The Times West Virginian

Mickey Furfari

January 8, 2012

FURFARI COLUMN: Seeing bordered on disbelief at bowl

MORGANTOWN — I thought the West Virginia University-Clemson match-up in the Discover Orange Bowl might be a high-scoring shootout.

But I most certainly could never have dreamed that it would be a blowout!

The underdog Mountaineers’ explosive 70-33 devastating defeat of the shocked Tigers last Wednesday night before a crowd of nearly 68,000 fans in Miami still borders on disbelief.

Sitting there in the press box, even with three TV monitors before my eyes, seeing was not believing this cold night. Honest.

It goes down in my book as one of the top five greatest victories in WVU’s storied football history.

This was a near-perfect performance in all three phases — offense, defense and special teams.

The Mountaineers set numerous records in the process and wound up with a 10-3 record for the 2011 season. They also should be several notches higher when the final national ranking comes out.

West Virginia should be a shoo-in for the Lambert Trophy, too. That award, sponsored by ECAC and the Meadowlands, is symbolic of NCAA Division I football supremacy in the East.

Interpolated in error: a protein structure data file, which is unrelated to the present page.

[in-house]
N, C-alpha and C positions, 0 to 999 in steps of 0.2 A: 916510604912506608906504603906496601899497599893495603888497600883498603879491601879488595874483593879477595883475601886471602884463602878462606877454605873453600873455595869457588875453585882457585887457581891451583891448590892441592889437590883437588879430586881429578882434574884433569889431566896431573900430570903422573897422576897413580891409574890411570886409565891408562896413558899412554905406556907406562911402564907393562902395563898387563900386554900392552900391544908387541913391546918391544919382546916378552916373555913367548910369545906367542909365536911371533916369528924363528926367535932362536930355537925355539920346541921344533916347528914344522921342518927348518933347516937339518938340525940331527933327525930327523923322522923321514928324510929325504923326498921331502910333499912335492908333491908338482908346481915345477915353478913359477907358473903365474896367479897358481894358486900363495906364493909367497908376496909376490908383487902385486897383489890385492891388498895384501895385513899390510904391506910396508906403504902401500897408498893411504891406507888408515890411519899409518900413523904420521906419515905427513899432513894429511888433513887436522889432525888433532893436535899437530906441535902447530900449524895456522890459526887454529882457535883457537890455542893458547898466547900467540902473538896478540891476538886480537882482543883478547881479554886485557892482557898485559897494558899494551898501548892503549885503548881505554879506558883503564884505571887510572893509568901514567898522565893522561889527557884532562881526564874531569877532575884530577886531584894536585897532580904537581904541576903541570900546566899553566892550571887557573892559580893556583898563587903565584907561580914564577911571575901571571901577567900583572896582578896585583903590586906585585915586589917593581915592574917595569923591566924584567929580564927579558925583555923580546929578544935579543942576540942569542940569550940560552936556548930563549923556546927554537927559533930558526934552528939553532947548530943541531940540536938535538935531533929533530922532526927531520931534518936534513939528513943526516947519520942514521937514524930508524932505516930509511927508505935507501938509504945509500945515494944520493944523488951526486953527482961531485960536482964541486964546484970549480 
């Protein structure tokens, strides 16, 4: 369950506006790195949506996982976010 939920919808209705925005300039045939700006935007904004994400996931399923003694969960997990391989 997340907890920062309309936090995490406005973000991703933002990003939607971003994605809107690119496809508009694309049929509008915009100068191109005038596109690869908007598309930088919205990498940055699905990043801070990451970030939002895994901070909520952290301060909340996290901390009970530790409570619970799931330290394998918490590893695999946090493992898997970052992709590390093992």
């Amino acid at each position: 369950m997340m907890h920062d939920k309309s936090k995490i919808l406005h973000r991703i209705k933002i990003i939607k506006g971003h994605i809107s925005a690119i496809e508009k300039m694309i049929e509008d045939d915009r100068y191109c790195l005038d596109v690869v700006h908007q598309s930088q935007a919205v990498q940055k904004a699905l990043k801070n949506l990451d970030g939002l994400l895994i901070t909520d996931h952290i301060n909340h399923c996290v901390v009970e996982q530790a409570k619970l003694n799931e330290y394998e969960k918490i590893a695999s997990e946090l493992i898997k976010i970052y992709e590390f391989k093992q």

Dana Holgorsen and members of his coaching staff deserve tall tributes along with their players for a job well-done.

A variety of key things fell in place for the team as it won the final three games of the regular season and even the scoreboard-watching worked out right.

The bottom line: West Virginia emerged from a three-way tie for the Big East Championship as the conference’s BCS bowl representative.

Icing for the cake would follow in the crushing conquest of Clemson (10-4). It turned the Atlantic Coast Conference champion into a chump.

Take that, ACC, for your constant snubbing of WVU dating back to your birth in 1953!

WVU rolled up 589 yards to Clemson’s 443, and first downs were 31 to 24. The Mountaineers scored on 10 of 16 possessions.

Turnovers were major factors, too. WVU defenders came up with four — two interceptions and two fumbles — and Clemson just one interception, thrown by No. 2 quarterback Paul Millard.

Quarterback Geno Smith, playing in front of relatives and friends, really deserved being named the Most Valuable Player.

The Miami native’s 401 passing yards are a BCS bowl record. What’s more, his six touchdowns are a BCS record and notch the mark for all-time bowl play.

Tavon Austin tied a BCS bowl record with four receiving touchdowns. And Darwin Cook’s 99-yard fumble return for a touchdown is an Orange Bowl defensive record.

WVU’s 49 first-half points and 70 total points both are all-time bowl records.

Again, the whole performance bordered on disbelief. It was a show of rare greatness.

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Mickey Furfari
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